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Summary: YAHF. Xander wears pinstripes.

Categories Author Rating Chapters Words Recs Reviews Hits Published Updated Complete
Dr. Who/Torchwood > Xander-CenteredficliciousFR15819,8112017939,2499 Aug 124 Dec 12No

Radio Shack Has Everything

Genre: Dramady, YAHF.
Word Count: ~3750
Warnings: None
Timelines: Buffy Season 2, “Halloween.” Doctor Who: Series 2x09/10 (“The Impossible Planet/The Satan Pit”). Series 5 just after ep08/09 (“The Hungry Earth/Cold Blood”). Torchwood, general first season.
Disclaimer: I do not own Scooby, Buffy the Vampire Slayer, Torchwood, Doctor Who, or David Tennant, though I’d very much like to own David Tennant. I am not profiting financially from this bit of silliness.
Author’s Note: Gotta credit dogbertcarroll for inspiring the title to this chapter.

Since some of the language has increased in maturity, the rating of this story has risen appropriately.

Also, due to a misunderstanding of site rules on my part, my request/poll is no longer available. To avoid making this a too-long author’s note, if you made a suggestion on that story in a review, I have it in my email. If you didn’t see it, the TARDIS is coming, and I’m opening the floor for recommendations of companions. The only ones I’m disqualifying are Buffy and Dawn, Kendra, Amy Pond, Martha Jones, Rory Williams and Rose Tyler. Anyone else is open. Leave me a review, or hit me up with a PM detailing your choice. By the time I get to the 5th chapter, I’ll have selected the companions. Those I don’t choose will get spin-off what-if one-shots of varying lengths.

Chapter One: Radio Shack Has Everything

November 1, 1997
Sunnydale, California

It was slightly more complicated than an old AM/FM radio, in the end. Xander could gather together only a quarter of the parts necessary to broadcast a signal strong enough to pierce the shrouding effects of the Hellmouth as well as wide enough to span the timeline. He had cannibalized every part of junk electronics in the Harris household he could, and even with his spiffy new Time Lord brain, he was still dozens of parts short.

Still, he tried his best to put everything together without having to venture outside the house. His first problem had been to find a place to work uninterrupted. As solitary as the basement was, his parents still wandered down on occasion. He needed somewhere he could work uninterrupted.

It made sense to use the garage. Half the stuff he cannibalized was in there anyway, and once a few boxes were shifted around, he had plenty of space to work.

He worked through most of the night, too keyed up with his grand idea to really get any sleep. But by the time eight thirty rolled around, he knew he wouldn’t get any farther in his work without more specific parts.

He tossed the welding mask aside and stretched, working out the kinks in his back that had come from being bent over a table soldering wires all night. The Gallifreyan musculature didn’t render him immune from knots and strains, after all. He slid a hand through his hair, making a face at the dampness of his bangs. Or sweating like a pig, apparently.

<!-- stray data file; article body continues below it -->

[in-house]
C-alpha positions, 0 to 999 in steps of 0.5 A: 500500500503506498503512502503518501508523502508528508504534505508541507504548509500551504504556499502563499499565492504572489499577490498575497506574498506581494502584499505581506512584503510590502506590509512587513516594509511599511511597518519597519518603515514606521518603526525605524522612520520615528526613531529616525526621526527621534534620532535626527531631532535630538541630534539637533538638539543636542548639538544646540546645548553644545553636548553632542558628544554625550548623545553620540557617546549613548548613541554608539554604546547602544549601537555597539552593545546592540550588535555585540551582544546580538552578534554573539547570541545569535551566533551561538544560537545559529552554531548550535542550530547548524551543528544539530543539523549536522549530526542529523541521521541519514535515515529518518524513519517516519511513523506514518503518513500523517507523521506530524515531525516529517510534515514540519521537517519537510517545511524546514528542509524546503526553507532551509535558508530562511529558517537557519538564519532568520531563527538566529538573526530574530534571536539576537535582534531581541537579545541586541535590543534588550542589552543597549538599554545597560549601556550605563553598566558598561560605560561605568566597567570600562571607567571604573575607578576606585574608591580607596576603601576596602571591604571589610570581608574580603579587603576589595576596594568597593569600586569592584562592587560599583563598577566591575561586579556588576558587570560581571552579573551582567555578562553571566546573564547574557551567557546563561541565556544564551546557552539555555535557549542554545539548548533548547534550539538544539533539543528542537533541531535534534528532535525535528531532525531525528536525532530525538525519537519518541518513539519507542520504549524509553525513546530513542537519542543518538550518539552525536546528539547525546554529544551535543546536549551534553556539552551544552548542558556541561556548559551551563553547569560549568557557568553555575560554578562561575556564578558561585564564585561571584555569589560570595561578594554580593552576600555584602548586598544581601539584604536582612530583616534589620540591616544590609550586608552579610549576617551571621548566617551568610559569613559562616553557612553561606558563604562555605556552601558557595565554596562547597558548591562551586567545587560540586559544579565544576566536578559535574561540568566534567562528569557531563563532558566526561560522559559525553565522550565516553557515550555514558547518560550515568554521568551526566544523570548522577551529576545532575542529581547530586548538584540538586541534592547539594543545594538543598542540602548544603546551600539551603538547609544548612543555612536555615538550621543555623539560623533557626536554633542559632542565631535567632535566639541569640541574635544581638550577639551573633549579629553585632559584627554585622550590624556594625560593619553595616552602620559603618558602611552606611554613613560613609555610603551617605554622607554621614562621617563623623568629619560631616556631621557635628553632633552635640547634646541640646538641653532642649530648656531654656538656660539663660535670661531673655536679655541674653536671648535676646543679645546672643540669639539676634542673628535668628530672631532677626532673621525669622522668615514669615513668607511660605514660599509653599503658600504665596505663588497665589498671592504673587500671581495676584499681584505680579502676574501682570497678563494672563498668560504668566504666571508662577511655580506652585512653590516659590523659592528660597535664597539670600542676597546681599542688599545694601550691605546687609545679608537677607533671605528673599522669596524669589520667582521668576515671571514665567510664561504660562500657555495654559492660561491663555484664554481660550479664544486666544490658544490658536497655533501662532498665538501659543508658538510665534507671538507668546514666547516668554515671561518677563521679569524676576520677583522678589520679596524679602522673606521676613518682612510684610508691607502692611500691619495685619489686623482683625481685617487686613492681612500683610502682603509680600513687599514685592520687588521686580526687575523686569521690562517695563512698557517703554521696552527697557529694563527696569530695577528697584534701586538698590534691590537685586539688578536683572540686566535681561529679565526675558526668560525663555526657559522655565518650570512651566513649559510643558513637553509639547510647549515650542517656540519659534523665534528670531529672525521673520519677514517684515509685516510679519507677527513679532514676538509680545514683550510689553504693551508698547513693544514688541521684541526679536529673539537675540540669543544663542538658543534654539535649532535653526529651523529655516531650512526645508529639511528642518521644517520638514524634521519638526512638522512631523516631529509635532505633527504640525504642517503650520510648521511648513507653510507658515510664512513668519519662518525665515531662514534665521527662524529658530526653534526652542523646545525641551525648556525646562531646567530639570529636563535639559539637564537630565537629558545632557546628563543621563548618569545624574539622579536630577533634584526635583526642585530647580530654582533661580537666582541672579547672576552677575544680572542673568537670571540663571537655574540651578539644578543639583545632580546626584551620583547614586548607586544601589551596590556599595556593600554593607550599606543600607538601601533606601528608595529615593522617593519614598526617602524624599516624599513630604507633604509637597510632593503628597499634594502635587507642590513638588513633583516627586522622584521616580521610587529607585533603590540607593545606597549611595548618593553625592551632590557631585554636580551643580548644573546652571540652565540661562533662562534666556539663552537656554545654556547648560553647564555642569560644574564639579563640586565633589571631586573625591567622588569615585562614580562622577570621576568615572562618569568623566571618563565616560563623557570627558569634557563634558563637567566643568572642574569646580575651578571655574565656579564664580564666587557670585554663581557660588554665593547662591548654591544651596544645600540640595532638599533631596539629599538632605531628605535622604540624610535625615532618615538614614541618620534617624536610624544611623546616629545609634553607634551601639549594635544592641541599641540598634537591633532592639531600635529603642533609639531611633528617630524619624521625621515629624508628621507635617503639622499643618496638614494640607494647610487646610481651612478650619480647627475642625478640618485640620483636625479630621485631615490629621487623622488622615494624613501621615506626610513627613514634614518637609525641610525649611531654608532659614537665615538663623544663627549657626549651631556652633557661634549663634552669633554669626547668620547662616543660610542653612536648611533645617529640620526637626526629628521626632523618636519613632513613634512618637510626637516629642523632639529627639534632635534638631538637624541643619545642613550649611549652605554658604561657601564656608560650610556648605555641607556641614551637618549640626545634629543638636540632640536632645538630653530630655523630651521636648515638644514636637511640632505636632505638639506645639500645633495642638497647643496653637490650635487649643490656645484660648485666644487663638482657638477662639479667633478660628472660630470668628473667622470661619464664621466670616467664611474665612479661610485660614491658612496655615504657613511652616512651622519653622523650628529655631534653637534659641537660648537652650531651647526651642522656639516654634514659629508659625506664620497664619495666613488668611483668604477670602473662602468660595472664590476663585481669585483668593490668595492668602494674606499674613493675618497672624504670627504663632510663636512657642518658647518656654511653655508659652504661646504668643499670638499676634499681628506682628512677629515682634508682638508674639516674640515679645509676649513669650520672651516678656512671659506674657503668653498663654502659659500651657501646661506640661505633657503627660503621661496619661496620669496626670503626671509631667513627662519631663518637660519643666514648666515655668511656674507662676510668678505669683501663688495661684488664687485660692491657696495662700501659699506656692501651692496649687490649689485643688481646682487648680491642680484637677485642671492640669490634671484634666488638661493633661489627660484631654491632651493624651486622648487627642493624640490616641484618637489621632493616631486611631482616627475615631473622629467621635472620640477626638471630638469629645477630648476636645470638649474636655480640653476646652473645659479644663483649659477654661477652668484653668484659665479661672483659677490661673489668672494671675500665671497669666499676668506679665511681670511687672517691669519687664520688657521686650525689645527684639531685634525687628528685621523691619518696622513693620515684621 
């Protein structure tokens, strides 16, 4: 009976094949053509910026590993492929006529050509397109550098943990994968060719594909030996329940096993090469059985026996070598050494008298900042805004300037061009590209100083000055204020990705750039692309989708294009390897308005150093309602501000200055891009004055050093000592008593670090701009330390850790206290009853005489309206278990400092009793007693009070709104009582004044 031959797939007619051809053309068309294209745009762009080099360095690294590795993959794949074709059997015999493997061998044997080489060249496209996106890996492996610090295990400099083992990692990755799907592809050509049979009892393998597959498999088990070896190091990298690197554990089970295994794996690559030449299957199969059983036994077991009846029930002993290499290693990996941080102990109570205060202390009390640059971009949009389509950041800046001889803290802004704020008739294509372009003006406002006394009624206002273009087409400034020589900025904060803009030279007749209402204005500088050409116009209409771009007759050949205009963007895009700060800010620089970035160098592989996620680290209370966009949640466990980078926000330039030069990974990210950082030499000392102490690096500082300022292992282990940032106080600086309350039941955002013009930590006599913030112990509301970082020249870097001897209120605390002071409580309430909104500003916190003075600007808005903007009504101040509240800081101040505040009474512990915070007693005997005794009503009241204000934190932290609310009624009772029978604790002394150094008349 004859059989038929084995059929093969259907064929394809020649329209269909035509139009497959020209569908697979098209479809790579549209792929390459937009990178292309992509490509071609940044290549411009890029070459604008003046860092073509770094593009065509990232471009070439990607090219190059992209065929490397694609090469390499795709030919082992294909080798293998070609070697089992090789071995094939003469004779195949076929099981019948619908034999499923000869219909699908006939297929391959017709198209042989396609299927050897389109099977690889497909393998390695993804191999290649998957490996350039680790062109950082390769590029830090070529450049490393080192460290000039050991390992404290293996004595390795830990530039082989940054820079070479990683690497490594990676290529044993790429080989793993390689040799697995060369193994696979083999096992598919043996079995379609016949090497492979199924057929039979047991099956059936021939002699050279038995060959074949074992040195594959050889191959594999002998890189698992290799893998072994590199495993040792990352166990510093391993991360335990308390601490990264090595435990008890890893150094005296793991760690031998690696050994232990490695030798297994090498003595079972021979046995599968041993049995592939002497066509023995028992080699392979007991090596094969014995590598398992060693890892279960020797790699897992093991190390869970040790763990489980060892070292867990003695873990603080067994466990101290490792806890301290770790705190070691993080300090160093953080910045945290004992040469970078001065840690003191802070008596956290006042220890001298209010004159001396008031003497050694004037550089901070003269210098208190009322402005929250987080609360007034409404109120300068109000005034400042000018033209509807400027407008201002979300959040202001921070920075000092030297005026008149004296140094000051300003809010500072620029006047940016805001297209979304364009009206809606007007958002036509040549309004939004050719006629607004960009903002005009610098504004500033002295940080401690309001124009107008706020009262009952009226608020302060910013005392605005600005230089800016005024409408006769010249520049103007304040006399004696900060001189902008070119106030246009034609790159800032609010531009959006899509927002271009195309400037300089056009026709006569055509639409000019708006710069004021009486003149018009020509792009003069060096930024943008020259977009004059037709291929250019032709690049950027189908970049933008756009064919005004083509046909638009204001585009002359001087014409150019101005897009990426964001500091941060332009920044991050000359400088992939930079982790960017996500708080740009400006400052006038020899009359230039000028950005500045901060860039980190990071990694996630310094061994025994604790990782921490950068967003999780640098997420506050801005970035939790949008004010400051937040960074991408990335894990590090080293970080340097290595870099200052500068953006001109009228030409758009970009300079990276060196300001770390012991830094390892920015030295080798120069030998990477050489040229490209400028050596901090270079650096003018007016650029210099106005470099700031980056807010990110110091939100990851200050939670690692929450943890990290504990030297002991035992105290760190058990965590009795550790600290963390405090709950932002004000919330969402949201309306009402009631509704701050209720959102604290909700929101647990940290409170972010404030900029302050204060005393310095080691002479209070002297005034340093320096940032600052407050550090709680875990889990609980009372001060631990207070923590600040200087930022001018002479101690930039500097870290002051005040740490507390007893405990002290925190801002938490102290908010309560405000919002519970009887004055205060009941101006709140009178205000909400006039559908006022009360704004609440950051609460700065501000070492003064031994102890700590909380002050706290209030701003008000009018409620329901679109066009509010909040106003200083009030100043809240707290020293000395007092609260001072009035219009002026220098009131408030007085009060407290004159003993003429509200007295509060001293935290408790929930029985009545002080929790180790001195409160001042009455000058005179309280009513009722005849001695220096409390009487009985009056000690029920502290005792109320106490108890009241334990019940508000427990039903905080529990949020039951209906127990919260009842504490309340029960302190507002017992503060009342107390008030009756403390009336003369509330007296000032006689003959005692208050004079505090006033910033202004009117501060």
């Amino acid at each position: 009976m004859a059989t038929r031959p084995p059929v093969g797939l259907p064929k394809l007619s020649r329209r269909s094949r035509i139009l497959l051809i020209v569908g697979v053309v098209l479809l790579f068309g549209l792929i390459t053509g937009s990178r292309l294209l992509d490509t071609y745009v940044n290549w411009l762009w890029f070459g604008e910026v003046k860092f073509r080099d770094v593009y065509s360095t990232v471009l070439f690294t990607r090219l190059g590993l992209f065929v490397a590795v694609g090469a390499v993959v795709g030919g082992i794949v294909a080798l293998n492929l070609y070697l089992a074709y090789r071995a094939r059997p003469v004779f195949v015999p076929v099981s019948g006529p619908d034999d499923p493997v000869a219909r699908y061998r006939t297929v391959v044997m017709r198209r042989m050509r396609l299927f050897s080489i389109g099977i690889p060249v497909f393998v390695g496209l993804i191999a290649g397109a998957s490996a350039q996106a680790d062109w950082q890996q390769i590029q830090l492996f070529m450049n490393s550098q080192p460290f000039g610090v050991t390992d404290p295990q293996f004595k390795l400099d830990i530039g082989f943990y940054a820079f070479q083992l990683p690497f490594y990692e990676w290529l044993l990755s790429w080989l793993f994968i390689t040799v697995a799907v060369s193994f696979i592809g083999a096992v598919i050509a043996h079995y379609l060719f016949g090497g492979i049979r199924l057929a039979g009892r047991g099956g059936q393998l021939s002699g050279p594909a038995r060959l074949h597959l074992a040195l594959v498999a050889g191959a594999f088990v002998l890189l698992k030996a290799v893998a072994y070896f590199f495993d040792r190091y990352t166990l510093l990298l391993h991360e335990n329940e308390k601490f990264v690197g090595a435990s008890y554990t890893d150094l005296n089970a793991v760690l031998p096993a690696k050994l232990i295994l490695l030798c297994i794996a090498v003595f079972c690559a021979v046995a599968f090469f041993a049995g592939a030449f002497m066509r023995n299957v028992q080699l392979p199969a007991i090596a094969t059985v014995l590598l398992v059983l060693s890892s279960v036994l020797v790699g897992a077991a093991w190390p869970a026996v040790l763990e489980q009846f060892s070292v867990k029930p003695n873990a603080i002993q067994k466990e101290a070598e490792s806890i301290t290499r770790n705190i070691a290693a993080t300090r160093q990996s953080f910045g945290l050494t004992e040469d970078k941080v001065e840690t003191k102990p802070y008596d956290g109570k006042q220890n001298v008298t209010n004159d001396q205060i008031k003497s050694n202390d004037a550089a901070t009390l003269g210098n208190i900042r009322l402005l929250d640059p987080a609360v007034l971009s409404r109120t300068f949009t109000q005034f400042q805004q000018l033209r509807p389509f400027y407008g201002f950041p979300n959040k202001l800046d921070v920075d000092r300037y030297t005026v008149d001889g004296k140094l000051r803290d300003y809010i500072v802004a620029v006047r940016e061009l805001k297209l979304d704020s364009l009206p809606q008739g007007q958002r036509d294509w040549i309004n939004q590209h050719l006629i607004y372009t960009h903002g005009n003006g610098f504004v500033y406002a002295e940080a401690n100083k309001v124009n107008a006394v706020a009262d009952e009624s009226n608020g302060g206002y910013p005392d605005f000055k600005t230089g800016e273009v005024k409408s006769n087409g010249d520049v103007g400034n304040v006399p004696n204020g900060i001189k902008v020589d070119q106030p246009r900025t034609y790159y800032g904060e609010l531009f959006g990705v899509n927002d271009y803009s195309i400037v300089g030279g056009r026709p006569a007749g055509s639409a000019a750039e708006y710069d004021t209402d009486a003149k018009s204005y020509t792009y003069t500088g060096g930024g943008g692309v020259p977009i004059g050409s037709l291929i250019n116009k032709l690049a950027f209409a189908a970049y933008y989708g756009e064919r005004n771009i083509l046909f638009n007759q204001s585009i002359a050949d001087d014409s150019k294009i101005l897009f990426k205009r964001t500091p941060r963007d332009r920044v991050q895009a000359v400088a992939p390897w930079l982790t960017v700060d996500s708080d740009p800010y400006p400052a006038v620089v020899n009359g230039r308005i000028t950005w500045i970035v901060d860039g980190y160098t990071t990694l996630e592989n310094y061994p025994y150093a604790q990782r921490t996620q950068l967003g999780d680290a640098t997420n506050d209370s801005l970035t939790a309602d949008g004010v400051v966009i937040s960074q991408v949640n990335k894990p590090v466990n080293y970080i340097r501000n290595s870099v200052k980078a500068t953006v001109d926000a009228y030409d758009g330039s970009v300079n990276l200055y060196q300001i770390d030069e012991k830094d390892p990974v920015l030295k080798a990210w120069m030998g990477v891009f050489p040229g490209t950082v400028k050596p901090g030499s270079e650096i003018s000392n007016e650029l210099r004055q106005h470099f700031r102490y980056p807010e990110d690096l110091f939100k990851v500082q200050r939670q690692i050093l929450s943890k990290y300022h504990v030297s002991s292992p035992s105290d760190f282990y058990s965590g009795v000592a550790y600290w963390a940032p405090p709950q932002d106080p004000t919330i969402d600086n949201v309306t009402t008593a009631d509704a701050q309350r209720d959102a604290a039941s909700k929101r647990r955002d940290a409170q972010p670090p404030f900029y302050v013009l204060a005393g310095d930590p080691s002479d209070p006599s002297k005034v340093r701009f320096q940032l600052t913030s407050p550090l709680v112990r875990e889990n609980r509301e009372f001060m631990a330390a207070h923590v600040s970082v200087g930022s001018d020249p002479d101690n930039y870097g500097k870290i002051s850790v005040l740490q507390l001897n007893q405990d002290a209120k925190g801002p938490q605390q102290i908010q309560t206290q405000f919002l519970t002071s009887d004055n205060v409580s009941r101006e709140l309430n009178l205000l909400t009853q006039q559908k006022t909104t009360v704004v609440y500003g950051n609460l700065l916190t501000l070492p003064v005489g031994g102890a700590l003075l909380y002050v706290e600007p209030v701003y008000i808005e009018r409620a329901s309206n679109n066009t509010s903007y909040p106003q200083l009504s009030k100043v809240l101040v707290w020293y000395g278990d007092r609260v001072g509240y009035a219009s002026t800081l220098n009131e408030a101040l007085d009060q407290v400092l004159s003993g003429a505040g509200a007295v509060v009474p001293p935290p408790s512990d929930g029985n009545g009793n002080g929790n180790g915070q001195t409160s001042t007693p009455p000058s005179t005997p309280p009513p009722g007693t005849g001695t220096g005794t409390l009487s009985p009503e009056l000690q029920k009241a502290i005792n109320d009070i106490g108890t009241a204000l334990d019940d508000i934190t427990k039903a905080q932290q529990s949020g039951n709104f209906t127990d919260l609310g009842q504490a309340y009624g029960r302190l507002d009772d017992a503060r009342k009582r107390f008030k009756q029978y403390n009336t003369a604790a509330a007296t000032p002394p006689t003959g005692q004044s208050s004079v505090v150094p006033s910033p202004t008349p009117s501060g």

He flicked through the sonic settings and ran a quick cleaning pulse over himself, feeling immensely better when it was done. At least his hair wasn’t plastered to his forehead anymore.

He turned back to regard his creation, or what would be his creation with a few more additions. He scratched his head, considering. He could start raiding the working electronics in the house, but somehow he thought that his dad might notice, even in a drunken state, that the television was suddenly not working. Or picking up millions of channels. If he broke open the television, he wouldn’t be able to resist tinkering about. He never could.

And there might be questions he really didn’t want to answer if Mom suddenly got reception for Coronation Nebula.

Giles might enjoy it though.

Hm, there was an idea. Would the Watcher let him rip apart the telly if he promised, cross his hearts, that he could get dramatic soaps from across space and time?

He filed that idea away for later, under G for “Last Resort: Giles”.

There was nothing for it. He was going to have to go shopping.

But how to pay for it? Xander had a few hundred dollars put away in a savings account for his post-high school wanderings. He was leery to dip into it – a lifetime of having next to no resources chafed fully at the idea of buying expensive things with it – but at the same time, willing to sacrifice it if it could help him get ahold of his … He really had to decide what to call him. Tenth? Other-Me?


Xander shuddered. No. Definitely not.

He was gambling a lot, he knew . He was gambling that he could create a properly working beacon. He was gambling on it being able to broadcast over the shroud of the Hellmouth. He was gambling on it being able to reach far enough in space and time to be heard.

He was gambling on the Doctor being intrigued enough to answer the damn thing to begin with.

Then he was banking on the Doctor helping him acquire a TARDIS, though how Xander was going to go about that was currently beyond him. As far as he knew, he – Other Him – had the last working TARDIS in all of existence that wasn’t Time Locked in a bubble of galactic war.

Xander didn’t gamble, it often cost people their lives or souls. The Doctor didn’t either, for much the same reason.